March 24, 2009

Initiatory Dissonance

At this time of year we make a big deal about the Sacraments of Initiation, and as well we should. After all, it is the new life of the Sacraments that communicates to us the life and presence of the Risen Lord. In our Baptism into his death and Resurrection and by receiving his own paschal sacrifice into ourselves in Holy Communion, we become the risen Body of Christ in and for the world. So of course this time of year is all about those who are preparing for their initiation at the Great Vigil. Likewise we look forward with joy to the happy rites of First Holy Communion day and Confirmation night.

But in all of this there is a dissonance that gnaws at us. If the sacraments contain such tremendous grace and are such a big deal, how come the majority of fully initiated Catholics (at least in this part of the world) are not practicing their faith? In my own ministry I can't help but notice that a large portion of the babies I baptize are not seen in church again. The same goes for Confirmation. In a very tired lament, it is noted that what is supposed to be the beginning of a new, fully initiated Christian life is often, in practice, the end.

So what gives?

I'm supposed to be a publicly consecrated Christian and a steward of the sacraments, so whenever I get a chance to get some insight into this issue I try to take it for the sake of my own preaching and efforts at witness. Sometimes I get a friendly chance to ask non-practicing Catholics about their faith. It might be someone who was elected to be a sacramental sponsor, but who can't be immediately certified for the ministry because they are not themselves making the journey on which they now hope to accompany someone. It might be a relative of someone for which we are preparing a funeral liturgy.

I'm often quite shocked by what I hear when I ask folks like these about their faith and beliefs. On the one hand, almost all can easily identify a belief in a benevolent and somewhat personal deity. But many, when asked what they believe, do not easily find their way to Jesus Christ. A large portion seem to be completely unaware of the divinity of Christ, and still more do not seem to have any practical sense of the Blessed Trinity.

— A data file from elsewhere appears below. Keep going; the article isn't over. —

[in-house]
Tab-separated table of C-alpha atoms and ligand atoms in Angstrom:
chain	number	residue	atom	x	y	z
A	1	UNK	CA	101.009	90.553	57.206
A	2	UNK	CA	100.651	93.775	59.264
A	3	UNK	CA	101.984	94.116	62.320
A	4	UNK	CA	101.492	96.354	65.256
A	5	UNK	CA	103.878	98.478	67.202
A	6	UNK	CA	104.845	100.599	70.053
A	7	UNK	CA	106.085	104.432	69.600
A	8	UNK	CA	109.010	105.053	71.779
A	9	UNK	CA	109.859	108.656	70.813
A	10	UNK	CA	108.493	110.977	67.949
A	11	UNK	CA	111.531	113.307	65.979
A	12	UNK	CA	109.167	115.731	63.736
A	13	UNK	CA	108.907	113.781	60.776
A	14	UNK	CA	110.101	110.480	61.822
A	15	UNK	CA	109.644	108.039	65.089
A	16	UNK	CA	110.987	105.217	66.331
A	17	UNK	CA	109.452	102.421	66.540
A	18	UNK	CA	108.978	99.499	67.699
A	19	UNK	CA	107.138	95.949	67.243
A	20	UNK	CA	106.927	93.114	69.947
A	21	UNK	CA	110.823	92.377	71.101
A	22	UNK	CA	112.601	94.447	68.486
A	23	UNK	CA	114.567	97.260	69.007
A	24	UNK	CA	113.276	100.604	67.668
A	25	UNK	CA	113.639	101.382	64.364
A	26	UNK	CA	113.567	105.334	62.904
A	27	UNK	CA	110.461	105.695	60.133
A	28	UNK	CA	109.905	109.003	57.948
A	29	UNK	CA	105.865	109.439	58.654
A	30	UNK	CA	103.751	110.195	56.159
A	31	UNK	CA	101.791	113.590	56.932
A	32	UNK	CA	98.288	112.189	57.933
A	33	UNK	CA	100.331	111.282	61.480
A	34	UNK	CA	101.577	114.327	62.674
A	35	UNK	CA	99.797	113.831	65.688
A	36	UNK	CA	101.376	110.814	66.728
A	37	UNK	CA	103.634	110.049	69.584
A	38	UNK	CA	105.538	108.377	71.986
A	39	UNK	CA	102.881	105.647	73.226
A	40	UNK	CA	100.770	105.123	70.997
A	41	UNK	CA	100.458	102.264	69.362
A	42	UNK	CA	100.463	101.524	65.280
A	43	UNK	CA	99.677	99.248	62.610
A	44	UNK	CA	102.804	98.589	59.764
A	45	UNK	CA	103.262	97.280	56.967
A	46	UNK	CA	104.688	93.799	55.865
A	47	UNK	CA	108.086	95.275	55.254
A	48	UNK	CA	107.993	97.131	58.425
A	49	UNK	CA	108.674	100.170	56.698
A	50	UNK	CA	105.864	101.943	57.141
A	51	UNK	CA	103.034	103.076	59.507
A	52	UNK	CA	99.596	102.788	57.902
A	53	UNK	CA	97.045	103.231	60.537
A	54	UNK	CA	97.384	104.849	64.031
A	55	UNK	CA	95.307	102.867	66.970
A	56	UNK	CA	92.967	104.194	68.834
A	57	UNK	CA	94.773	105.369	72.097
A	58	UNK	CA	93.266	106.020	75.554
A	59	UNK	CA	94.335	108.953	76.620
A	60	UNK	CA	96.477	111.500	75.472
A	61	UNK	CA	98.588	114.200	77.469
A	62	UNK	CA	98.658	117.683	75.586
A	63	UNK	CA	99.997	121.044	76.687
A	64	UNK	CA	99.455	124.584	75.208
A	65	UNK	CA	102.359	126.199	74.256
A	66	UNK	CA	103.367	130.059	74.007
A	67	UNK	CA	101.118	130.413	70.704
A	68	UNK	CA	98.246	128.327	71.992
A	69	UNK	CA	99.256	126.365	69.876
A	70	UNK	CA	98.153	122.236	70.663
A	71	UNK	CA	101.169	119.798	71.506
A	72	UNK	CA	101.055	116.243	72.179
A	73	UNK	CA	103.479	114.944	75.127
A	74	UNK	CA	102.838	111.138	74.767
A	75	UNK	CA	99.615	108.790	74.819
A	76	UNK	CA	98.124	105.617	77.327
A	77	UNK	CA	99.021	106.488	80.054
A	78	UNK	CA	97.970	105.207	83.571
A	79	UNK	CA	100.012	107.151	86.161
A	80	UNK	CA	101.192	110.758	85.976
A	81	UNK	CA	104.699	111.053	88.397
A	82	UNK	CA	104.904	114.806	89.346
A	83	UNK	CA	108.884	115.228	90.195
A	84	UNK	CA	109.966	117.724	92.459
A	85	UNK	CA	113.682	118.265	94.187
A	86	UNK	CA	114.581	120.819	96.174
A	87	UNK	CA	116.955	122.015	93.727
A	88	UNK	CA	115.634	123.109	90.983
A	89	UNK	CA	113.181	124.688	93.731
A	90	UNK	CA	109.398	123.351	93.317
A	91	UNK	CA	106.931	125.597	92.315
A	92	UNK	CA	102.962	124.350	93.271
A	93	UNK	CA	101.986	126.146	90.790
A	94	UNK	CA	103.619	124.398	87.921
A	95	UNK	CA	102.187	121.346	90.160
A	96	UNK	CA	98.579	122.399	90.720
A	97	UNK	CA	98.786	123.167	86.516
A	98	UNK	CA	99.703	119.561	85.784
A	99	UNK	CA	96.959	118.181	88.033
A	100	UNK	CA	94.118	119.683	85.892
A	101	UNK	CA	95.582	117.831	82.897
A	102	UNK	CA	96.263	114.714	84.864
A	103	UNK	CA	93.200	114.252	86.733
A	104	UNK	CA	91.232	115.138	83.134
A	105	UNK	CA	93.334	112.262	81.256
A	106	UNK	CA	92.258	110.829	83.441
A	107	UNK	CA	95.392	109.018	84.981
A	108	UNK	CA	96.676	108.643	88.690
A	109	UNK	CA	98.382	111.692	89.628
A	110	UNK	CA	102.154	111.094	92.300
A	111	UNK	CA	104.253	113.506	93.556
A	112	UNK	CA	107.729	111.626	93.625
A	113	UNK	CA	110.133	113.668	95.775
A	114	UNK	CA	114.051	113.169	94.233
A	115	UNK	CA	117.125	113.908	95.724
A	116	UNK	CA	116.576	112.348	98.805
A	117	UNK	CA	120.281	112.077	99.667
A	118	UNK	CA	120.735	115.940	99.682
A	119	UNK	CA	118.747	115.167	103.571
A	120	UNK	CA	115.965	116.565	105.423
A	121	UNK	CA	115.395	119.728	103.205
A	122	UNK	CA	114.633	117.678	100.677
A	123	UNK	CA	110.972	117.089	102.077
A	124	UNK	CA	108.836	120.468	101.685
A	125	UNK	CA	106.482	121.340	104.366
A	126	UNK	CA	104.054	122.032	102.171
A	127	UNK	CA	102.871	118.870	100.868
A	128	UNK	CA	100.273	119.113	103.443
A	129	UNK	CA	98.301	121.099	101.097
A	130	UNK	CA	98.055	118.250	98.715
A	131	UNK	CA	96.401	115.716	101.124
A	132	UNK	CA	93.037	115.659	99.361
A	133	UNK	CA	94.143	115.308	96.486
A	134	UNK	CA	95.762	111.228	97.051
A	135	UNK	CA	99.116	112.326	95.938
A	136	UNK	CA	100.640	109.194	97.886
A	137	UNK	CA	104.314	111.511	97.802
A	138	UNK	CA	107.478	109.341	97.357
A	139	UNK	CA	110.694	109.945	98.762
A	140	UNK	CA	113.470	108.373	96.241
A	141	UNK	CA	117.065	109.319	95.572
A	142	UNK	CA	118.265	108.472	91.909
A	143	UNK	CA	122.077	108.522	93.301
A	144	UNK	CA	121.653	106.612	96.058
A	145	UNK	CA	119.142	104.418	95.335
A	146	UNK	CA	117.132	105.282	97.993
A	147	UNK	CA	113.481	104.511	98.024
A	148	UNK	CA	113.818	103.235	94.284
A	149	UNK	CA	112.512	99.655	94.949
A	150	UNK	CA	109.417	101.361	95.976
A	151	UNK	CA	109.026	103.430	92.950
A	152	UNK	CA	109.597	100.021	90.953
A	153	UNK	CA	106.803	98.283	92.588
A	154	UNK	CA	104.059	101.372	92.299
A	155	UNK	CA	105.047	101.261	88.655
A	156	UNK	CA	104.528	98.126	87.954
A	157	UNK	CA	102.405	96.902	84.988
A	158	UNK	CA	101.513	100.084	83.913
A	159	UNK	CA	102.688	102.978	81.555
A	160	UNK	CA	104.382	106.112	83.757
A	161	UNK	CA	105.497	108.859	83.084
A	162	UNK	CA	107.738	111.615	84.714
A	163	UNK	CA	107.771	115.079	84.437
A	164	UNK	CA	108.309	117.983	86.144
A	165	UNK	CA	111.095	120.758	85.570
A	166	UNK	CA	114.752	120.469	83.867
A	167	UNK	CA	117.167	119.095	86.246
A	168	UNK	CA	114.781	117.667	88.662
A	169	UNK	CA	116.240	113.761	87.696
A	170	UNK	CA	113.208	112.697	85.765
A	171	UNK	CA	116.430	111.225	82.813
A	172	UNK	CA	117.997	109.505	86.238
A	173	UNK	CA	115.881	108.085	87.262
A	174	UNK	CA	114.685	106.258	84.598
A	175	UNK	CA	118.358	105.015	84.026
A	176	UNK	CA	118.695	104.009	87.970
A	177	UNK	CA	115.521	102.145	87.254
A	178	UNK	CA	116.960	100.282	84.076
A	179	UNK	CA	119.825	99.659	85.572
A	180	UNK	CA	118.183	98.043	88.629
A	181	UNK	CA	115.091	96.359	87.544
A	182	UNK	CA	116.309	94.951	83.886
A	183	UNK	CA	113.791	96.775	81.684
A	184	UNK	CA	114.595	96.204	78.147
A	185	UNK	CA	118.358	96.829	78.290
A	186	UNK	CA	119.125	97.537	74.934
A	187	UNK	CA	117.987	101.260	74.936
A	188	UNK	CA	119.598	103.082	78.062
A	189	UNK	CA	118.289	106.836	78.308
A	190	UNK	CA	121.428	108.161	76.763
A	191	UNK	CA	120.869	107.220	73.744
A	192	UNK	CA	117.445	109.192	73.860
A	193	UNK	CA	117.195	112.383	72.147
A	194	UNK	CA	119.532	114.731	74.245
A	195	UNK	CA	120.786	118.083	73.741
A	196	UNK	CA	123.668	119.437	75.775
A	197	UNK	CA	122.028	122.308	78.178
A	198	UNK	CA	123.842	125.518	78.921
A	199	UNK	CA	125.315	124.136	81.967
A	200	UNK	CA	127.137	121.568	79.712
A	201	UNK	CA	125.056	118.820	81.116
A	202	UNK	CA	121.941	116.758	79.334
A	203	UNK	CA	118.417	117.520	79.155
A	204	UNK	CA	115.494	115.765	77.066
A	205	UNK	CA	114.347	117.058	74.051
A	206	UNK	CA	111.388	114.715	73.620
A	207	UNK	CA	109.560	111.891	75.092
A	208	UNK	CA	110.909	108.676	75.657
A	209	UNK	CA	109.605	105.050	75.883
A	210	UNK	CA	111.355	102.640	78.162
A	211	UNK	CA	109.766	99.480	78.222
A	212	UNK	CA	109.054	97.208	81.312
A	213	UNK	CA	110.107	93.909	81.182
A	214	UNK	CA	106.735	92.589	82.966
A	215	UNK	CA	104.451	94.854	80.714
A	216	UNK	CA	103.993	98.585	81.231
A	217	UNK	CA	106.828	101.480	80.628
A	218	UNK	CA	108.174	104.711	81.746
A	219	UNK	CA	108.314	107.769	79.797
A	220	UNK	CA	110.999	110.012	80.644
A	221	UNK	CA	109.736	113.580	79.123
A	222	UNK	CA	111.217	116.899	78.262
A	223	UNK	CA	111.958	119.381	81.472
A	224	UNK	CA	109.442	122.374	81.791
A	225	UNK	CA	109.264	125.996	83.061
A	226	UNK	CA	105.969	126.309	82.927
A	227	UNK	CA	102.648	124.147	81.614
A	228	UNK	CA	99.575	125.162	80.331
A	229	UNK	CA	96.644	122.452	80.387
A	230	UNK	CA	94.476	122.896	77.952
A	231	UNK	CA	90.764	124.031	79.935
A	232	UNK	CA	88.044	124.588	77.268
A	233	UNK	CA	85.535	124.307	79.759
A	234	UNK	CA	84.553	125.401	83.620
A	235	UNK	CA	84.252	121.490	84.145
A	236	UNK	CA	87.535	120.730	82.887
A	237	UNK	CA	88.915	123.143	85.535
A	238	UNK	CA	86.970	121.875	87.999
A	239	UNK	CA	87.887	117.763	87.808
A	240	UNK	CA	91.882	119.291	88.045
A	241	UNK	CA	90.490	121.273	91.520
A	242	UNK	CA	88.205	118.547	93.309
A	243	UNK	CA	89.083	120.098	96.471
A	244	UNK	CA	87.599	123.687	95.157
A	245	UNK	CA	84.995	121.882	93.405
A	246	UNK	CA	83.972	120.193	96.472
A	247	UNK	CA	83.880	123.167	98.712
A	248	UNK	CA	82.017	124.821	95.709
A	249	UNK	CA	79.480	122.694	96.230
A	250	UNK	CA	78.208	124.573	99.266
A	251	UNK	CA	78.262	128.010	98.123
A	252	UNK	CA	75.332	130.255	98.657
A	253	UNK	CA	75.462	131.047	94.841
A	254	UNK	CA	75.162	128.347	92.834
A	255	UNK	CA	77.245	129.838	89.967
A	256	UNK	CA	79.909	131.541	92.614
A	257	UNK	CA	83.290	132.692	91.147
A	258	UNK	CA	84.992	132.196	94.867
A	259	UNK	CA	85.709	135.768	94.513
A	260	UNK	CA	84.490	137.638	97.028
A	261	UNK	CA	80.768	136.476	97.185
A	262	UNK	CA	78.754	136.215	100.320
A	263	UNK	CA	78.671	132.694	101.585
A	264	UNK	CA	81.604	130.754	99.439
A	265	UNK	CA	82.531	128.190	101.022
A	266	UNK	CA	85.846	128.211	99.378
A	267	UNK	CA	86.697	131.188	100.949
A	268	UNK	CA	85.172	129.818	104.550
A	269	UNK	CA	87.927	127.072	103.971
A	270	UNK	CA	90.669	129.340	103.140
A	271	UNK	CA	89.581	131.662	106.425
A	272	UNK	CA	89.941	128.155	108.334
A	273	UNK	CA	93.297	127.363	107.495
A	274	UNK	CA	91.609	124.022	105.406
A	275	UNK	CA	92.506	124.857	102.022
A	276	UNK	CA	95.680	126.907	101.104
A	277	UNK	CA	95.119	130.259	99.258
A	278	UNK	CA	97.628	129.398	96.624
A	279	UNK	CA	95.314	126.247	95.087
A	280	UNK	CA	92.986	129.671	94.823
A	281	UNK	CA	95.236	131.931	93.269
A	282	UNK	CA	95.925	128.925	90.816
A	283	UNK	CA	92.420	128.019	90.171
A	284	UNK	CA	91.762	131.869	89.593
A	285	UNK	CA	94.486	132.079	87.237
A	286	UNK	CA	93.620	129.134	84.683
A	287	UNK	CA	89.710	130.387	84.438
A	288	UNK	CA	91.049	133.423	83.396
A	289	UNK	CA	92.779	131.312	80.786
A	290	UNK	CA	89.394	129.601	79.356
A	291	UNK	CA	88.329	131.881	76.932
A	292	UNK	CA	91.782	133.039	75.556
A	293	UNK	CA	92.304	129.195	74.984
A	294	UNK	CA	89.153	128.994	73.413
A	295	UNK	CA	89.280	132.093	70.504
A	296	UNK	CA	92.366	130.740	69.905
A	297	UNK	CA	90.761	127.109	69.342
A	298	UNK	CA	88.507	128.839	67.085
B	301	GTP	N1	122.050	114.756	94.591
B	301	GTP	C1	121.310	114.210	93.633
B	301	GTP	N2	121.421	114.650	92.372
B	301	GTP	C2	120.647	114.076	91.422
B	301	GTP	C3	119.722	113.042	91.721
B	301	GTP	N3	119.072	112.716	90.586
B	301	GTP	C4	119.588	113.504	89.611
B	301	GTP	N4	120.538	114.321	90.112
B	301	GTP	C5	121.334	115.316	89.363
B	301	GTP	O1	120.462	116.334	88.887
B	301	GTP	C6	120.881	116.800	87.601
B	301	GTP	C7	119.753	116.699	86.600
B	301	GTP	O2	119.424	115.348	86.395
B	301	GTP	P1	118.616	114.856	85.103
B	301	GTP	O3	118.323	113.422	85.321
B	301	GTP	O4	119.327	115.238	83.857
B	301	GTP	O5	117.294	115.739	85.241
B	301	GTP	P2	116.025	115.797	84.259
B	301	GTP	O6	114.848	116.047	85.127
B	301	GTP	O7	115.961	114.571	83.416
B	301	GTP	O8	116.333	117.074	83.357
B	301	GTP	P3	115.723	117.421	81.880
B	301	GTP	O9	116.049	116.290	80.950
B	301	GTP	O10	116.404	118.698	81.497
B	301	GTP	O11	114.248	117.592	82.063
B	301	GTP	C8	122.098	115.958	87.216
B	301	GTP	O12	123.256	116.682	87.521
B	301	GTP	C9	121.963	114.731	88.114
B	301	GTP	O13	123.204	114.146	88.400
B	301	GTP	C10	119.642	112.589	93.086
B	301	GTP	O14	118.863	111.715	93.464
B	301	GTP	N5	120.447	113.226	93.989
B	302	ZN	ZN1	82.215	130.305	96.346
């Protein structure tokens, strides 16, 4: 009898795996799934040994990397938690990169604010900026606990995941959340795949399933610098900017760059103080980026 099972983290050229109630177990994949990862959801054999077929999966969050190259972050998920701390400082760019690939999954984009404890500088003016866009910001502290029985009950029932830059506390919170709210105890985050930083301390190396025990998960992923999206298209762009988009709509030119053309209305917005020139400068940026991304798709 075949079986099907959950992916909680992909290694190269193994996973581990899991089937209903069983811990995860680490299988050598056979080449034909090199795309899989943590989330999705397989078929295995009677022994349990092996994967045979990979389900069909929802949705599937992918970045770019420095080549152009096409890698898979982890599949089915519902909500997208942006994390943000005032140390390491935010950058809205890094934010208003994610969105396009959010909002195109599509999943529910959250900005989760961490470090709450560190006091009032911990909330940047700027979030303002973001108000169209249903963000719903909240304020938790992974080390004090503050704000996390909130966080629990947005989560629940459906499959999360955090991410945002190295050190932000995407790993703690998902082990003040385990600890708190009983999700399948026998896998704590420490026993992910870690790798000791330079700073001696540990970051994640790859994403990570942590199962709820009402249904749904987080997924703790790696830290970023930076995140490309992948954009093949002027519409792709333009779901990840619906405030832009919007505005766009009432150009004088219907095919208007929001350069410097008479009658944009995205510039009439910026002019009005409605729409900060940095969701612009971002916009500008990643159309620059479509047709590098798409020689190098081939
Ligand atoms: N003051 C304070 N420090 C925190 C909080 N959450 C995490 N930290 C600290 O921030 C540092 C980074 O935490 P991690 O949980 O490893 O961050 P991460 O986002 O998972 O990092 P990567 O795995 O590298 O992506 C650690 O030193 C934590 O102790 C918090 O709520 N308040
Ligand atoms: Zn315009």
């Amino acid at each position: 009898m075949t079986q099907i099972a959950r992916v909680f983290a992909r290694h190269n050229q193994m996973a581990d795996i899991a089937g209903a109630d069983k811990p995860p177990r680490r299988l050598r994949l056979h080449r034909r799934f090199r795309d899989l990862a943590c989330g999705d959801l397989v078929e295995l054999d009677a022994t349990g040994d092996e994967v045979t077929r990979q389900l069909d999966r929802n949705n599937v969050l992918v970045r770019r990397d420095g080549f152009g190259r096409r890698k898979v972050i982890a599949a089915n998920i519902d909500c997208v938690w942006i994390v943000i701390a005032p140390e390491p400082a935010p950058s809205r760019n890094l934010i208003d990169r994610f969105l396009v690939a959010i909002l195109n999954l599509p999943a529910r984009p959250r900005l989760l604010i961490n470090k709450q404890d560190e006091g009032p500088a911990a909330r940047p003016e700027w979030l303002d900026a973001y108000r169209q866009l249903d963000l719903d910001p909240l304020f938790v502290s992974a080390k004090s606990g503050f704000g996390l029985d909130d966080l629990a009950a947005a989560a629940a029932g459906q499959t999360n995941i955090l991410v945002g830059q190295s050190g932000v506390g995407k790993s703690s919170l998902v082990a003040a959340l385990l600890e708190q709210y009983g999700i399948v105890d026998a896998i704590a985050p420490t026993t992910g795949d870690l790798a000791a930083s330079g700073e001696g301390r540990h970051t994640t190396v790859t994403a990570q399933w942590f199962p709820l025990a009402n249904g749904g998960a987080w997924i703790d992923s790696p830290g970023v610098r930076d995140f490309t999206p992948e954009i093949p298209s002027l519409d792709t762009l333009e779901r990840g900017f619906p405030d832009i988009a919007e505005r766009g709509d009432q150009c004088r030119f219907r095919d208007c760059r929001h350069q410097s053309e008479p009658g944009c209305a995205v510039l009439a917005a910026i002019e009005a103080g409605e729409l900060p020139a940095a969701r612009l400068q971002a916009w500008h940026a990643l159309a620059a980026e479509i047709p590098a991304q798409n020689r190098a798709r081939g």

So no wonder they don't go to church; if I didn't believe in the divinity of Christ, I wouldn't bother get up to attend the memorial of his sacrifice. A lot of ordinary people make sacrifices, and good for them. But it's no reason to get up on Sunday. And If I didn't believe it is the Spirit that prays within us, praying through Jesus to the Father, I wouldn't bother with prayer either.

So a very hard question remains: How is that someone can grow up Catholic, come to be a fully initiated Christian through the Sacraments instituted by Christ and flowing from the power of his Resurrection, but be more or less totally innocent of the central confession of Christianity, whether it be Peter's version, "You are the Christ, the Son of the living God" or Thomas's, "My Lord and my God!"

So, what is going wrong such that the point of the whole thing seems to get lost?

4 comments:

Pia said...

Hi Fr. Pia here...I moved my blog to a new wordpress address. hope you'll stop by!
http://abalm4allwounds.wordpress.com/

jake said...

It is very refreshing to hear someone talk frankly about this. I think maybe this is linked to your earlier comments on prayer. It seems to be difficult in our culture to explain to someone how to pray to God and why it is the most important thing. I have real difficulty explaining this to people myself. I sort of stutter out with "it is just part of me", which I think other people write off as the general brain washing I've got into.
I'm going for my first confession on Monday. I hope to be recieved into the Church at Easter. I find your blog very useful.

Lee Strong said...

I used to be a Catholic journalist. I don't know how many times we would publish an article on, say, Church rules about weddings, and three months later we'd get complaints about never publishing anything about Church rules concerning weddings.

We can preach and preach and write and write, but if people are not paying attention, if it does not relate to them at that moment, if they are too distracted by everything going on around them and, sadly, sometimes by the temptations out there and within themselves, they do not seem to hear.

I know I have my own checkered past in this area.

But "seem" is the key word.

Because what we write and say may plant some seeds that will eventually grow. We just have to keep scattering the seed and trust in God.

Brother Charles said...

Pia: All set!

Jake: Congratulations on your new life! May the Word dwell in your richly.

Lee: It's true what you say...attention as a virtue is sparse and precious in our culture. I often tell people that one of the real gifts of trying to live a life of prayer is a kind of mindfulness that allows us to live above (or below! pick the metaphor that works for you!) the din of distraction.